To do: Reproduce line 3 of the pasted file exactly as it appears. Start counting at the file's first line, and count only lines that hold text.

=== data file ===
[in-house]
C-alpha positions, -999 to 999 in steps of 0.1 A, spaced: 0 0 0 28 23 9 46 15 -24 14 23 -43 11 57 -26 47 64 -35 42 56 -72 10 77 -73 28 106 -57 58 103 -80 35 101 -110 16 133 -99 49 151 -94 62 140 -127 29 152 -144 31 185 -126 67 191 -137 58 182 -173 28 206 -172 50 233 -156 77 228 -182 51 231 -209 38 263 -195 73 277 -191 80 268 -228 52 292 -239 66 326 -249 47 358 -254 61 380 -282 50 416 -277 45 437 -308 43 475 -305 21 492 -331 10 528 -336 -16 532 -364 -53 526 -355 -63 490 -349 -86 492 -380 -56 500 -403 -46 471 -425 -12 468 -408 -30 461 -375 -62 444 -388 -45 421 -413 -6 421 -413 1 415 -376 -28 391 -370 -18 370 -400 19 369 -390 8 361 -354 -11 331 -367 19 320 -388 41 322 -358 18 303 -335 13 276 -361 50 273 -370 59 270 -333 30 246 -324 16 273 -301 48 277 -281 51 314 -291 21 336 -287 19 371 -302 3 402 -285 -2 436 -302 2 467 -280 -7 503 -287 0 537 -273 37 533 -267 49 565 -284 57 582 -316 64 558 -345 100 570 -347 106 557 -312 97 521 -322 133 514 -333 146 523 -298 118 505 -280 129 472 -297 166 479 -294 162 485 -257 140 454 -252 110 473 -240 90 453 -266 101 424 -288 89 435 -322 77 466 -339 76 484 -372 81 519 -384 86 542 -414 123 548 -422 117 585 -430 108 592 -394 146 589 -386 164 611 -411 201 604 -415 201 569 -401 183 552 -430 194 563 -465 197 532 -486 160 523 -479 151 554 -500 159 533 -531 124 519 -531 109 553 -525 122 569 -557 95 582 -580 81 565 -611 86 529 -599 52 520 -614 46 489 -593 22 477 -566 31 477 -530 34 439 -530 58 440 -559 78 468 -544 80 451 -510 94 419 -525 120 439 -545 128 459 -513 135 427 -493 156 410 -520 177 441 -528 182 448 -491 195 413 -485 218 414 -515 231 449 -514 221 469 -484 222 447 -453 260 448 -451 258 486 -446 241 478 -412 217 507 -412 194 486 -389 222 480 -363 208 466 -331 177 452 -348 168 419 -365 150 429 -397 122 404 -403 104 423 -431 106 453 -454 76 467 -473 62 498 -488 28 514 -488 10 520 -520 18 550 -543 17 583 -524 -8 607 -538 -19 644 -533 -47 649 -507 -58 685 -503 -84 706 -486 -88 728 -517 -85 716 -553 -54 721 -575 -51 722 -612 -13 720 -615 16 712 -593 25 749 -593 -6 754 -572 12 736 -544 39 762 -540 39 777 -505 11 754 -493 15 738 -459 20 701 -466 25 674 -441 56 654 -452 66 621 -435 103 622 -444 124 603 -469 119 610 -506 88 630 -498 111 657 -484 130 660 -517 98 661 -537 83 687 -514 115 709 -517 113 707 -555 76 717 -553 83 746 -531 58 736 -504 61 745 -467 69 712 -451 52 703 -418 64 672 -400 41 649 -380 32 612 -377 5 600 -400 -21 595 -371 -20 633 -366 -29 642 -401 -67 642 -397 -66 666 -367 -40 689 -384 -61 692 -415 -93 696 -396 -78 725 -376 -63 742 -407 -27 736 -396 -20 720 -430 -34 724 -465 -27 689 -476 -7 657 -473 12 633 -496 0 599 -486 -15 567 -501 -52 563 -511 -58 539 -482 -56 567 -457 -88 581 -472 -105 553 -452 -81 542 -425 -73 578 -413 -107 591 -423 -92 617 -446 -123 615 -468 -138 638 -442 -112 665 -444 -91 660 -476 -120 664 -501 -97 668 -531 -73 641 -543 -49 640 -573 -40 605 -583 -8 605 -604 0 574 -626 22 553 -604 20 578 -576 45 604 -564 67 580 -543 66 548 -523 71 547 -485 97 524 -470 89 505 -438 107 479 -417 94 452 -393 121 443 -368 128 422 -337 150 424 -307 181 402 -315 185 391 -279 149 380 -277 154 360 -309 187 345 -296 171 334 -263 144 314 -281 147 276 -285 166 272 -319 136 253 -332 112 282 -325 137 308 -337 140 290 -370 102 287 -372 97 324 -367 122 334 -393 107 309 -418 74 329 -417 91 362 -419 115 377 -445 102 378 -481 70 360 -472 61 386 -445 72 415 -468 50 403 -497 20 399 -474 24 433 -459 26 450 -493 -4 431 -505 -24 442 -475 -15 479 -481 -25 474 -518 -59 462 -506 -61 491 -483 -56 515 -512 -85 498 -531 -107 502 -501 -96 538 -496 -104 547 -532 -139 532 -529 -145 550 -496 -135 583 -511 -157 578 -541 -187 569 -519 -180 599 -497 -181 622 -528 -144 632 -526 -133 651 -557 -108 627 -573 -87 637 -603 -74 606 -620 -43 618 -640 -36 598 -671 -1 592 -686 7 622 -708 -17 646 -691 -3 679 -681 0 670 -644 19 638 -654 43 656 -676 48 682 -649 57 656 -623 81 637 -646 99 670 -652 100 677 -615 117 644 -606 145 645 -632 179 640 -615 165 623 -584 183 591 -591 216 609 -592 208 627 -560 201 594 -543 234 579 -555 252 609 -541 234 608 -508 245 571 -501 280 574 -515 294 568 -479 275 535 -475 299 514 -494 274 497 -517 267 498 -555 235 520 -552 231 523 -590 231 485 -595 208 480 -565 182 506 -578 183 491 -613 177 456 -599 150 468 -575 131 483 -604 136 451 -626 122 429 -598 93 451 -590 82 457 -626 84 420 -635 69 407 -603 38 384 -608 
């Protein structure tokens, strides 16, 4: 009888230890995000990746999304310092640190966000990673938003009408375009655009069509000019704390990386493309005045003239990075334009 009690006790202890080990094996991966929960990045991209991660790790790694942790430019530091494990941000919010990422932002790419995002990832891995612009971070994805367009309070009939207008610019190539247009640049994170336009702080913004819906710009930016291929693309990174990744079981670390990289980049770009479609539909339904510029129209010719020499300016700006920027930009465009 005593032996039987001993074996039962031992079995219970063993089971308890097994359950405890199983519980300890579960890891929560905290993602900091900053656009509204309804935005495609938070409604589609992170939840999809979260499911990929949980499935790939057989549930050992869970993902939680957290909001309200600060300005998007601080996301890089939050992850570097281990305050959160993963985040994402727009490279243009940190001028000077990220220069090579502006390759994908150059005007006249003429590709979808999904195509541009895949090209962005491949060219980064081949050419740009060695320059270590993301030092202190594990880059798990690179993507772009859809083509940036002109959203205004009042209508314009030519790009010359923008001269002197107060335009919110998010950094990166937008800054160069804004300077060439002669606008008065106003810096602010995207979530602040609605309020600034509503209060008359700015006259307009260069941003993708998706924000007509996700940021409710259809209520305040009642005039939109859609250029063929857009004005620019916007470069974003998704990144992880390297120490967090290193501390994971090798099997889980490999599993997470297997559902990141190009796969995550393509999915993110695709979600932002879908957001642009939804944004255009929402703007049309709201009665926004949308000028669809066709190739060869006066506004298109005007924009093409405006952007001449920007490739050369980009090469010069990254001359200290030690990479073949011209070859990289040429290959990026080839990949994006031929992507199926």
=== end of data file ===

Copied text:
């Protein structure tokens, strides 16, 4: 009888230890995000990746999304310092640190966000990673938003009408375009655009069509000019704390990386493309005045003239990075334009 009690006790202890080990094996991966929960990045991209991660790790790694942790430019530091494990941000919010990422932002790419995002990832891995612009971070994805367009309070009939207008610019190539247009640049994170336009702080913004819906710009930016291929693309990174990744079981670390990289980049770009479609539909339904510029129209010719020499300016700006920027930009465009 005593032996039987001993074996039962031992079995219970063993089971308890097994359950405890199983519980300890579960890891929560905290993602900091900053656009509204309804935005495609938070409604589609992170939840999809979260499911990929949980499935790939057989549930050992869970993902939680957290909001309200600060300005998007601080996301890089939050992850570097281990305050959160993963985040994402727009490279243009940190001028000077990220220069090579502006390759994908150059005007006249003429590709979808999904195509541009895949090209962005491949060219980064081949050419740009060695320059270590993301030092202190594990880059798990690179993507772009859809083509940036002109959203205004009042209508314009030519790009010359923008001269002197107060335009919110998010950094990166937008800054160069804004300077060439002669606008008065106003810096602010995207979530602040609605309020600034509503209060008359700015006259307009260069941003993708998706924000007509996700940021409710259809209520305040009642005039939109859609250029063929857009004005620019916007470069974003998704990144992880390297120490967090290193501390994971090798099997889980490999599993997470297997559902990141190009796969995550393509999915993110695709979600932002879908957001642009939804944004255009929402703007049309709201009665926004949308000028669809066709190739060869006066506004298109005007924009093409405006952007001449920007490739050369980009090469010069990254001359200290030690990479073949011209070859990289040429290959990026080839990949994006031929992507199926």